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You've learned how to move, scale, and rotate things; now it's time to apply some torque to them. Deforms such as Bend, Twist, Skew, and so forth, enable you to easily alter primitives and other objects in subtle or dramatic ways.


If you aren't using a parametric modeler to do your deforms—or if you plan to collapse the object down to editable mesh—you may want to save off a version of an object before you apply a bend or twist to it. These sorts of deforms are very difficult to alter later in the modeling process if you find you need to make an adjustment.

Like transforms, deforms may be affected by axis constraints, the current coordinate system, and the pivot point settings. They may have additional parameters of their own that also affect outcome, such as an independent center point. In addition, deforms are affected by the resolution of an object. If the object on which you're performing a deform operation doesn't have enough steps or segments, the result won't be satisfactory (see Figure 3.30). This means you have to think about how you will be modifying an object at the time you create it to ensure that you will be happy with the results later on, when you apply the deform. Clearly, this is one of the reasons why spline and parametric modeling is so popular—they enable you to adjust the resolution of an object at just about any point.

Figure 3.30FIGURE 3.30 The effects of object resolution during a deform. (a) Cylindrical primitive with no deformation applied. (b) Bend performed on a single-segment cylinder. (c) Bend on a 3-segment cylinder. (d) Bend on a 10-segment cylinder.


The Bend deform distorts an object evenly around the selected axis. As the student in this chapter's opening story discovered, Bend requires some planning if you expect to do other deforms on the same object. This is because when you bend an object, it no longer conforms to one or more of the axes you might need for a later deform, such as a Twist. Therefore, Bend is often one of the last deforms you do to an object to distort it into the finished form. Also, Bend may be affected by the coordinate system, the axes constraints, and the position of the object's pivot point (see Figure 3.31).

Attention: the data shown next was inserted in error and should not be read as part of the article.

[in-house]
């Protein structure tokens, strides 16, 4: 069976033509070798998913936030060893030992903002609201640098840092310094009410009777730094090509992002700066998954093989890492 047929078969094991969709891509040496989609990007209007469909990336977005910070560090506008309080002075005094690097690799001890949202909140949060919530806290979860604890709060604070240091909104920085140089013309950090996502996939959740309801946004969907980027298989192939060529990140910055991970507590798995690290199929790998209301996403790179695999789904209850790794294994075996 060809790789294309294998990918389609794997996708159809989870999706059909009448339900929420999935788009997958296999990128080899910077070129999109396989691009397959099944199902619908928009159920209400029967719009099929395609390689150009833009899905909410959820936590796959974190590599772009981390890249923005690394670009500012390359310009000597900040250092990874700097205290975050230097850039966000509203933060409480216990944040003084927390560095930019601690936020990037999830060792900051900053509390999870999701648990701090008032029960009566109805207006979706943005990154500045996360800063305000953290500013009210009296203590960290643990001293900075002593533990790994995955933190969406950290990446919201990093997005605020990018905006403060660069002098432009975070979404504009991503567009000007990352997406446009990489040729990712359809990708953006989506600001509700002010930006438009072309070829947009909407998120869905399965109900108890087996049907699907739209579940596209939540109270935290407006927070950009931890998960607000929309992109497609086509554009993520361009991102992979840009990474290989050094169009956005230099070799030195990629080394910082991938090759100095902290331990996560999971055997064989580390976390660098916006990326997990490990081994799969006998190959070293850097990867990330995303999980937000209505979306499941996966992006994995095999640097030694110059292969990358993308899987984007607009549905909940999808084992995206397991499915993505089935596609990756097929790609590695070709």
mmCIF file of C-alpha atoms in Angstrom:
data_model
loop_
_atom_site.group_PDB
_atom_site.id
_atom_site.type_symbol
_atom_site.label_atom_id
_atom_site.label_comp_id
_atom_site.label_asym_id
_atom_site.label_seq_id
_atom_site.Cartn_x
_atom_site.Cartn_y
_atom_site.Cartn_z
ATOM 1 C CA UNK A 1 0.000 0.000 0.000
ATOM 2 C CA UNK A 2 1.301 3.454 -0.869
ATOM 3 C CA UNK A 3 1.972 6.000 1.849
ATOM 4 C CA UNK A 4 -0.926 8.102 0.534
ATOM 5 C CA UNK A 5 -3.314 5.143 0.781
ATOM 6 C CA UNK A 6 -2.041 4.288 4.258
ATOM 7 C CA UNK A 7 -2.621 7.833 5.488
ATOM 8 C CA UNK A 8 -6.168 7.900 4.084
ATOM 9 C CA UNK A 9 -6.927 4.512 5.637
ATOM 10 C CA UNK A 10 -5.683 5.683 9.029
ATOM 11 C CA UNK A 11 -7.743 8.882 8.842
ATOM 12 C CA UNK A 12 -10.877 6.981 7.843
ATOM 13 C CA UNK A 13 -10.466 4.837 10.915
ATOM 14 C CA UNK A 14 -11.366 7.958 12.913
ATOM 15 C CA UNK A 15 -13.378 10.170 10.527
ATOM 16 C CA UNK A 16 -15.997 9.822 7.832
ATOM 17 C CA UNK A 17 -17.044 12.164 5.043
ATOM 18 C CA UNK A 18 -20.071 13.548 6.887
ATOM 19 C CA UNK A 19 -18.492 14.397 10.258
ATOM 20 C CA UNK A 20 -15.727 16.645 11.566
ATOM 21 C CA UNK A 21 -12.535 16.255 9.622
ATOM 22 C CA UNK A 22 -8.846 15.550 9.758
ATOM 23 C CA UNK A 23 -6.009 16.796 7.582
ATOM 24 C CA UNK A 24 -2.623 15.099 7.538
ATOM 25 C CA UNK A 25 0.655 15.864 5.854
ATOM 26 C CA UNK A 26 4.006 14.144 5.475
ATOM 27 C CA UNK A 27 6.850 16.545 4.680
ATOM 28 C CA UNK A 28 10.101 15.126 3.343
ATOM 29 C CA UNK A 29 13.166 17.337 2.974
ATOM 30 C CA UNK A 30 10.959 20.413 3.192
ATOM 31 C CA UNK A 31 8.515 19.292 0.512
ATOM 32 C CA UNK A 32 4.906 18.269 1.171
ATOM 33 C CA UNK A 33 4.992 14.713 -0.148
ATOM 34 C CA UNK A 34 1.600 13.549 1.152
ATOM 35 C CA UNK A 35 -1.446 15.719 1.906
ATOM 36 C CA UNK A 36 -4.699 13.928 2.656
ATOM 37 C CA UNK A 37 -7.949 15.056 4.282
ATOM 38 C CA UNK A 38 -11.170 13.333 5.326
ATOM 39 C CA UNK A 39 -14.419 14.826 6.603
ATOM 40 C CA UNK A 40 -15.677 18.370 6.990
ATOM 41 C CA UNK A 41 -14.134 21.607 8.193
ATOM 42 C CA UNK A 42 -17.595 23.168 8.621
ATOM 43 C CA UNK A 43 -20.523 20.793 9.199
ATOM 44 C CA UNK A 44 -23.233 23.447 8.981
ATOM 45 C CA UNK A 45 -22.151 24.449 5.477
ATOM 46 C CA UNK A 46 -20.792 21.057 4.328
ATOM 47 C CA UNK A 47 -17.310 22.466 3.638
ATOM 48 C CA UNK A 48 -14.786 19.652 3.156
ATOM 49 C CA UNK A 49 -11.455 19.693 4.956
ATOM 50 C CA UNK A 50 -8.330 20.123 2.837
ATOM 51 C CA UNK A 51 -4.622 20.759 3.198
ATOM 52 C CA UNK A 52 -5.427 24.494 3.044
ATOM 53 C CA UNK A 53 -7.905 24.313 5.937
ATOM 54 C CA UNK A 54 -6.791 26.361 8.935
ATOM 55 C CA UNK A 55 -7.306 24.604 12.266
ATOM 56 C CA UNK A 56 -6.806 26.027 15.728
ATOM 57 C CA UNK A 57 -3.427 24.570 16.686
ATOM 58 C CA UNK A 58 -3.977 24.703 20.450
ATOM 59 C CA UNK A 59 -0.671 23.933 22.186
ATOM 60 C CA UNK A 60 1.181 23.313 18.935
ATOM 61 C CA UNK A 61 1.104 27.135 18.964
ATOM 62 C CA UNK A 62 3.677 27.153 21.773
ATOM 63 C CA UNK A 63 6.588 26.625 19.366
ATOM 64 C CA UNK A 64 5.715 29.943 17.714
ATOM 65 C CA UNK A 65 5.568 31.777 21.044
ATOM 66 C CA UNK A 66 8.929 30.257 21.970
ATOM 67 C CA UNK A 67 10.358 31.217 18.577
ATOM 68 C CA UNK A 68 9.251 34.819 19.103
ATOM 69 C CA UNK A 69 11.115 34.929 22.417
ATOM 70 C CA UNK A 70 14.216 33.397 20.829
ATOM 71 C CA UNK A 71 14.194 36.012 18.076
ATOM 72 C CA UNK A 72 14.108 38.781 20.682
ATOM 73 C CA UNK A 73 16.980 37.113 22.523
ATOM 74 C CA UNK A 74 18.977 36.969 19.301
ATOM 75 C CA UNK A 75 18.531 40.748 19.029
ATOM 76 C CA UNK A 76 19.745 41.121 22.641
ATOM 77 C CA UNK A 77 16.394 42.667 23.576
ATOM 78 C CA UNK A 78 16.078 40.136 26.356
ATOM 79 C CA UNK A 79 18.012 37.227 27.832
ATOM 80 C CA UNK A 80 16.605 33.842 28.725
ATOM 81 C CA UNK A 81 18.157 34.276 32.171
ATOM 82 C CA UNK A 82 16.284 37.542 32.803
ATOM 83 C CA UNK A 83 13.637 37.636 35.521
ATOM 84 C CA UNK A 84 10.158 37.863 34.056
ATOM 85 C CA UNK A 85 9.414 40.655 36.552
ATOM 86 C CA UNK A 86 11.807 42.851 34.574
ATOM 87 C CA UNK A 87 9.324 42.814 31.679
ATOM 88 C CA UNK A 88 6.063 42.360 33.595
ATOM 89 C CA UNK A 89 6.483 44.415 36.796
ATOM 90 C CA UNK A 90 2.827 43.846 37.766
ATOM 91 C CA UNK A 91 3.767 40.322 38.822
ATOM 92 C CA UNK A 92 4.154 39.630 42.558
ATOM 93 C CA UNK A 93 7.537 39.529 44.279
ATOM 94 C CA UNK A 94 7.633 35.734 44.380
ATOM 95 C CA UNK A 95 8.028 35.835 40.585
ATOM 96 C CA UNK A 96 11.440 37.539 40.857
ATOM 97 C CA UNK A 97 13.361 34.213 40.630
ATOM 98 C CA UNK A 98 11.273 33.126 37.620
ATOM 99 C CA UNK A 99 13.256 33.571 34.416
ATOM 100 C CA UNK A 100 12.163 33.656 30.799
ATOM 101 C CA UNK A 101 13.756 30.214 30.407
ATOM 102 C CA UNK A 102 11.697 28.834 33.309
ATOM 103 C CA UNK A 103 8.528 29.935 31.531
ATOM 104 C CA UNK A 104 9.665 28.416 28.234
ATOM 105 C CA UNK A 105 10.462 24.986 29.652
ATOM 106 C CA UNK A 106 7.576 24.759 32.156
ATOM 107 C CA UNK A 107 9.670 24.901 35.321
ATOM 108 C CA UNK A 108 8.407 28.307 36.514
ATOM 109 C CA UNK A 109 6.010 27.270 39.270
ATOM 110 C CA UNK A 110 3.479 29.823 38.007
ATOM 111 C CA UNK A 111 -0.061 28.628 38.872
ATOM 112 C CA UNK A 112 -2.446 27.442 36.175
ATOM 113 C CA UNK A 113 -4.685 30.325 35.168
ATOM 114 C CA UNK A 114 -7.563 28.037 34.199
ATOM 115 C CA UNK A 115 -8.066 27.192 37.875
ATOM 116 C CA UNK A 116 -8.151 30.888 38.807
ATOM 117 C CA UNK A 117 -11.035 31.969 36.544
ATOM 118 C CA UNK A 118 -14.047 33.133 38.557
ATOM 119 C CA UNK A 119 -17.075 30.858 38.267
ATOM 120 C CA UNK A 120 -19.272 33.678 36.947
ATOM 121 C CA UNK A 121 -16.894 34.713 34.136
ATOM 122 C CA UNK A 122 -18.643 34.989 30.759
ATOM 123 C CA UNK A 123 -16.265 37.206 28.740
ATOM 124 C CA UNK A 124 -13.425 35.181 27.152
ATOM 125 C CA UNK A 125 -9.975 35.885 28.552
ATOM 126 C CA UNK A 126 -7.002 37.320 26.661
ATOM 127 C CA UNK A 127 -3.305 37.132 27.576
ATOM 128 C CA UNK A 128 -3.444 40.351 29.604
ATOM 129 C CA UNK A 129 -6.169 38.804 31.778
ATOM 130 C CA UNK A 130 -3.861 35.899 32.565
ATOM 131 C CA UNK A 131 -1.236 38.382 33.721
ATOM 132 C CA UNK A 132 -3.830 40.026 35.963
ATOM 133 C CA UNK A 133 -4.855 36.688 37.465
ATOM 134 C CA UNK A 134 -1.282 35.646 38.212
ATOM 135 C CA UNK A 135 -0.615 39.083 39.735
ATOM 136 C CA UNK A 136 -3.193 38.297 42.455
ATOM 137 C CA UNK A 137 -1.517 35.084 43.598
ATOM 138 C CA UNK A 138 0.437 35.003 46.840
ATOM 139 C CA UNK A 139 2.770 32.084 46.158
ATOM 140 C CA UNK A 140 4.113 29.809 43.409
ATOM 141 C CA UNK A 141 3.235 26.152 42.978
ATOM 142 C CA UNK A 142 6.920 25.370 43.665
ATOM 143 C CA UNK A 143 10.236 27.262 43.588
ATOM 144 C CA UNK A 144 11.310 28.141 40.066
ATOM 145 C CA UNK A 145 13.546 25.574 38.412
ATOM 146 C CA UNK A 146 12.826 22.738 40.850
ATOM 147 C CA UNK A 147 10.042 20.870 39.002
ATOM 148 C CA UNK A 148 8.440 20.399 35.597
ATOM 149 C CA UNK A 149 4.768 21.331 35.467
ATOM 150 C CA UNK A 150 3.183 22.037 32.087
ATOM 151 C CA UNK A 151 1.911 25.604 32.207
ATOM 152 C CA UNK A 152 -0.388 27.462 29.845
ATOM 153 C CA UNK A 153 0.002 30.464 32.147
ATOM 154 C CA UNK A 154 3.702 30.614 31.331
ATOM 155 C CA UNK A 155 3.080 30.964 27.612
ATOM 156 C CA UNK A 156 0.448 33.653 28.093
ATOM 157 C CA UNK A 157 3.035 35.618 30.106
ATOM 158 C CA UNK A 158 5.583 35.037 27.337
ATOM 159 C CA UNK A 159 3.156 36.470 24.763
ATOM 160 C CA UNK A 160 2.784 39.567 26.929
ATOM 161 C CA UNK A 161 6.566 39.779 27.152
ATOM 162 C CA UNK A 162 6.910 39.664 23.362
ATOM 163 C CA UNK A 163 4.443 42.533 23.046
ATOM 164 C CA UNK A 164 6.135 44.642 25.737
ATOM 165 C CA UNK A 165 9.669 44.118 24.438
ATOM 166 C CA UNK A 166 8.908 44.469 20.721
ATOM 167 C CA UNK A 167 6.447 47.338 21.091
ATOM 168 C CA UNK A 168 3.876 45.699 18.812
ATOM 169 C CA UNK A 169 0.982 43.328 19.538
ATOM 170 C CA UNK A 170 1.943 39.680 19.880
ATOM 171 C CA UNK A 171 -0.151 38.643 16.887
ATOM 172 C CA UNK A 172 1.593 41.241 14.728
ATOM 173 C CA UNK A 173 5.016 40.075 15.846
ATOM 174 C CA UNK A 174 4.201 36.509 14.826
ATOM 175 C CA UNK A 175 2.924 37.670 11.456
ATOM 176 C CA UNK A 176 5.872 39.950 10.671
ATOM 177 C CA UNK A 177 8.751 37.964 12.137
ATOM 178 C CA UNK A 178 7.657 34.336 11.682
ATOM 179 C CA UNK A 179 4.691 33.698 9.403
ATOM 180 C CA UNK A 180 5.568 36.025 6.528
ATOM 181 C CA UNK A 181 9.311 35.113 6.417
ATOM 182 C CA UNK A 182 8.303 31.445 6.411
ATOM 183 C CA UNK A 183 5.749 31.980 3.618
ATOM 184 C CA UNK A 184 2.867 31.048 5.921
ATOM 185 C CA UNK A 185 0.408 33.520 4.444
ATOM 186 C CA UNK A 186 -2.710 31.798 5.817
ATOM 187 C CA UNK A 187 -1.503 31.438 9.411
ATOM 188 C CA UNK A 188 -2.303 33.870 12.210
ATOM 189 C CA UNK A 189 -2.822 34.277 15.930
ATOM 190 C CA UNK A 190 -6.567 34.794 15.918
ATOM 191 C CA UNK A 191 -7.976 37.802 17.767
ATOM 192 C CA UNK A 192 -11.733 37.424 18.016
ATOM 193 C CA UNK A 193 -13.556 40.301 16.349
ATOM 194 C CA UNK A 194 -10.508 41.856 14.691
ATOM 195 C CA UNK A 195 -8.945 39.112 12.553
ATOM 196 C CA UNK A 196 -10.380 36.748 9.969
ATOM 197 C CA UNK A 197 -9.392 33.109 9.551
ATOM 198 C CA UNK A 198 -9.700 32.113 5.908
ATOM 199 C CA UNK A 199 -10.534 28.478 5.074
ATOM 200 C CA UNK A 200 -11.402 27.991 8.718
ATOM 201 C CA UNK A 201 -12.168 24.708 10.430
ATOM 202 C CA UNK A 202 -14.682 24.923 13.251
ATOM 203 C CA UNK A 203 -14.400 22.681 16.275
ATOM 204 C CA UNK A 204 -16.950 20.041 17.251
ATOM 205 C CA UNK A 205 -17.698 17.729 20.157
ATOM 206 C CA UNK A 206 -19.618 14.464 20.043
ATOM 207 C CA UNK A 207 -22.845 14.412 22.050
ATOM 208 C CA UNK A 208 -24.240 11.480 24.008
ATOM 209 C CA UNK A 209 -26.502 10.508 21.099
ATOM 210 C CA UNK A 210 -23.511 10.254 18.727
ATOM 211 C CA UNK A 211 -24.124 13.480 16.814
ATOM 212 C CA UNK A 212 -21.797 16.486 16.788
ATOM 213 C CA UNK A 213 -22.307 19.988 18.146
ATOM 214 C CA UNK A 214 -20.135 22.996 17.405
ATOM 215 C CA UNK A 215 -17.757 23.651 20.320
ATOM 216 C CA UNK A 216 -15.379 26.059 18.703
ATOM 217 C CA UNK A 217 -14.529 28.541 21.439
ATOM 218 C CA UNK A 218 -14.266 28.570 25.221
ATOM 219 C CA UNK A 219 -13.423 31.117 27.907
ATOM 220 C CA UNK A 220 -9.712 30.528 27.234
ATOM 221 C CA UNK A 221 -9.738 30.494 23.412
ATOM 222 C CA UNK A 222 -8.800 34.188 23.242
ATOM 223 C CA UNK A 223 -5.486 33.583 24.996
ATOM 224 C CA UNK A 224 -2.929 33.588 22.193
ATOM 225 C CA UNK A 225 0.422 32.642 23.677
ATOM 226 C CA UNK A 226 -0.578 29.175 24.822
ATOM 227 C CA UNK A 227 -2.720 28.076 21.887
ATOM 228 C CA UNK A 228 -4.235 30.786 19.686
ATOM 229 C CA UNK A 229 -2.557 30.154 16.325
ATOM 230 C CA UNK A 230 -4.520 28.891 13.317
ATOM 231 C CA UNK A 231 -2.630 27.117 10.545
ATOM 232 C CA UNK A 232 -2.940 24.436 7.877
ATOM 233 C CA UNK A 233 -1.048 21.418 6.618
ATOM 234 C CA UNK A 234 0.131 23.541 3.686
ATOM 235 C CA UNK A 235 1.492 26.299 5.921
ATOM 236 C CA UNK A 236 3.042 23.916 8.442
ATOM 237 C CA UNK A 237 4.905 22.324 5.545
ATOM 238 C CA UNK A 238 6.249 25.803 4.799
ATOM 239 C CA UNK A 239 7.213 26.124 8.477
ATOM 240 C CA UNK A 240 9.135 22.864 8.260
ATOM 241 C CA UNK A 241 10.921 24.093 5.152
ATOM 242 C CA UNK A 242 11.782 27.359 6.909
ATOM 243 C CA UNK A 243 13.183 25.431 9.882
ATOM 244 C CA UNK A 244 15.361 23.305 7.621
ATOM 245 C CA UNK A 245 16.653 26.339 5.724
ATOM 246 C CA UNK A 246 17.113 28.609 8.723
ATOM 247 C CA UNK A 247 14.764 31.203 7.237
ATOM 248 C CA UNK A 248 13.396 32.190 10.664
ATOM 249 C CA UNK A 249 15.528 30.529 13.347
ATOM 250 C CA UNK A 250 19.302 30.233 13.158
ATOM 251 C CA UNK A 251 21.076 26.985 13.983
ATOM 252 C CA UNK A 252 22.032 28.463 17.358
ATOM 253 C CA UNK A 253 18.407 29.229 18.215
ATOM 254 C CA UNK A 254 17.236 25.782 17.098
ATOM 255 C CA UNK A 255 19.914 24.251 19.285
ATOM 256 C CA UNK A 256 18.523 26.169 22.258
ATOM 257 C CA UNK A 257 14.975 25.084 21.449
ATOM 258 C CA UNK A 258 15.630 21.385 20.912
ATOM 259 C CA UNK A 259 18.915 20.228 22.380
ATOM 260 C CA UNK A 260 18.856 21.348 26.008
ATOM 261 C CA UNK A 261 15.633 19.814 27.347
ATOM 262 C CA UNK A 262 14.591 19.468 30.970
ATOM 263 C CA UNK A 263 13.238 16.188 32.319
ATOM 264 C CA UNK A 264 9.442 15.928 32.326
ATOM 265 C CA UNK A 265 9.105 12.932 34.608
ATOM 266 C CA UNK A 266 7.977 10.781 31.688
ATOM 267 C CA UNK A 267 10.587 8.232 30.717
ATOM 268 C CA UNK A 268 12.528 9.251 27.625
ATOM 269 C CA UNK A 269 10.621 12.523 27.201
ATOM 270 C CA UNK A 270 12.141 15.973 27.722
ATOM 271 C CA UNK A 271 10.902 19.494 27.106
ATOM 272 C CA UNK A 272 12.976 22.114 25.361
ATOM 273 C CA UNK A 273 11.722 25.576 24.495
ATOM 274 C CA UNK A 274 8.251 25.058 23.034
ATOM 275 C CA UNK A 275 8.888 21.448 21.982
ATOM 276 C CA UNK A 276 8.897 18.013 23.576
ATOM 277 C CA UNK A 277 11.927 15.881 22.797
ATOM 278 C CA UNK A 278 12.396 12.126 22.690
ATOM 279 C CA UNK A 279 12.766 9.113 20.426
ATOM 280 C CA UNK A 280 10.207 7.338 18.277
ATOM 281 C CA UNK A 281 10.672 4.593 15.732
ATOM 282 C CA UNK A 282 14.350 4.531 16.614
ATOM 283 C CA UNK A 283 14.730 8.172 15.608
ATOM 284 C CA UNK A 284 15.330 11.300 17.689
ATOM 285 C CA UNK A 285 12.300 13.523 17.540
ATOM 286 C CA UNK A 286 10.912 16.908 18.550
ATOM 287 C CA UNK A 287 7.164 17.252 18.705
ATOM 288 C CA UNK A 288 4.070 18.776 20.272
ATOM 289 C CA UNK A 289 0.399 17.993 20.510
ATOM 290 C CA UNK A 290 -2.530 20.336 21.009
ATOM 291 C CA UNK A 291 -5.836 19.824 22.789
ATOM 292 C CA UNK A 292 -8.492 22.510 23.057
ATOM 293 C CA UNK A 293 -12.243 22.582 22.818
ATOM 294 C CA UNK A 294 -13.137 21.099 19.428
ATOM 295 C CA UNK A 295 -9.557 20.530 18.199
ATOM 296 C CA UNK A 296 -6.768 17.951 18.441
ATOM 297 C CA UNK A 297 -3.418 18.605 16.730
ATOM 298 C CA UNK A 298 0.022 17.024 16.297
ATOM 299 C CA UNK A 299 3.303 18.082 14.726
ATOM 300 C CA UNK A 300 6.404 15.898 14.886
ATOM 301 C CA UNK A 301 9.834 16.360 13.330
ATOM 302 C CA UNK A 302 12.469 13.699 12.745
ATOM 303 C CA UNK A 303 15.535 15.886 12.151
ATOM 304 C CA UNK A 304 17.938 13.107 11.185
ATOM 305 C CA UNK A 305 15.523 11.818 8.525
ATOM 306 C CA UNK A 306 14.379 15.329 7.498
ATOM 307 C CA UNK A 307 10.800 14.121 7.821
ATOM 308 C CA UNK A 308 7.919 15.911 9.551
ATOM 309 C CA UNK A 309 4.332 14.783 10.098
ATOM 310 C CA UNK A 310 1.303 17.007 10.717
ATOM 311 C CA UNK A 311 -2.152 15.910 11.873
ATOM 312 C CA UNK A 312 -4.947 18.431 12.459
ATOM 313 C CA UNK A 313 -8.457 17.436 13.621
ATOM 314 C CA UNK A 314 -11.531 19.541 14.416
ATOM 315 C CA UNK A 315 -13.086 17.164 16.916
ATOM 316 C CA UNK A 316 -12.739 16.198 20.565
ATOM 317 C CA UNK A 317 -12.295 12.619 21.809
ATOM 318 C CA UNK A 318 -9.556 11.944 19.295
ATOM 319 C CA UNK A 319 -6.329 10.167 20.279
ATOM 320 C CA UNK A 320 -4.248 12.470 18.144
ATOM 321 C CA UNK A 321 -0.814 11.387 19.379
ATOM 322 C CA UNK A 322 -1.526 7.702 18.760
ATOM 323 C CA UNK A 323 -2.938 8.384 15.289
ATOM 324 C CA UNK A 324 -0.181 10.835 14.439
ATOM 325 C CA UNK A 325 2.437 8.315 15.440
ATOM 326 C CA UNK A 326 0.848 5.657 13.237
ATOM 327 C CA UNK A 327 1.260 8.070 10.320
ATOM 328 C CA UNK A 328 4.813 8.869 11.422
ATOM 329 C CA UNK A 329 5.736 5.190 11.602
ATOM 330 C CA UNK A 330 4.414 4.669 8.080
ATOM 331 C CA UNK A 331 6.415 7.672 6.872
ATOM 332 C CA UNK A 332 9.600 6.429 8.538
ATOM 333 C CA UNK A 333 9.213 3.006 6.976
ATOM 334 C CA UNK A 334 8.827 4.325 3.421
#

Figure 3.31FIGURE 3.31 Bend distorts an object around an axis. (a) The base object. (b) 90-degree bend with pivot point at base of object. (c) 90-degree bend with pivot point in center of object.


The Taper command compresses and expands an object along the selected axis. Taper may be sensitive to coordinate setting and axis constraints, as well as the position of the object's pivot point, because Taper uses it as a sort of fulcrum for the operation (see Figure 3.32).

Figure 3.32FIGURE 3.32 Effects of pivot point location on Taper: (a) The base object. (b–c) If the pivot is at one end of the object, that end is unaffected. (d) If the pivot is centered in the object, both ends are affected in opposite ways.


Skew forces one side of the object in one direction along the selected axis, and the other side in the opposite direction. This is akin to putting your hands on the sides of your face and pushing up with your right hand while pulling down with your left. Like the other deforms, Skew may be affected by the coordinate system, the axis you have selected, and the pivot position (see Figure 3.33).

Figure 3.33FIGURE 3.33 The effects of Skew (the affected object has been scaled a bit larger than the original for clarity): (a) Skewing on the X-axis. (b) Skewing on the Y-axis. (c) Skewing on the Z-axis.

To be sure, Skew probably isn't going to be one of your most commonly used operations. It does have its uses, although you can often attain the same results with other tools, instead.


Twist winds an object around an axis like the stripes on a barber's pole (see Figure 3.34). Twist may be affected by coordinates, axes constraints, and the pivot point. Twist makes heavy demands on the affected faces of the object, so setting the proper mesh resolution is important.

Figure 3.34FIGURE 3.34 Twist winds an object around the selected axis. It requires an object with substantial mesh resolution along the twist axis, or the results may be disappointing.

Squash and Stretch

The transforms Squash and Stretch are modified scale operations that treat the object as though it has liquid inside it. Instead of merely expanding or collapsing an object to any degree you select, they make it act as if it were made of bubble gum. Squashing the object makes it spread out around the edges, and stretching makes the object get thin in the middle (see Figure 3.35). Squash and Stretch may be affected by coordinate settings, axes constraints, and the pivot point.

Figure 3.35FIGURE 3.35 Squash and stretch in action: (a) The base object. (b) Squash makes the object spread out around the edges. (c) Stretch makes the object thinner in the middle, as if you were pulling gum apart.

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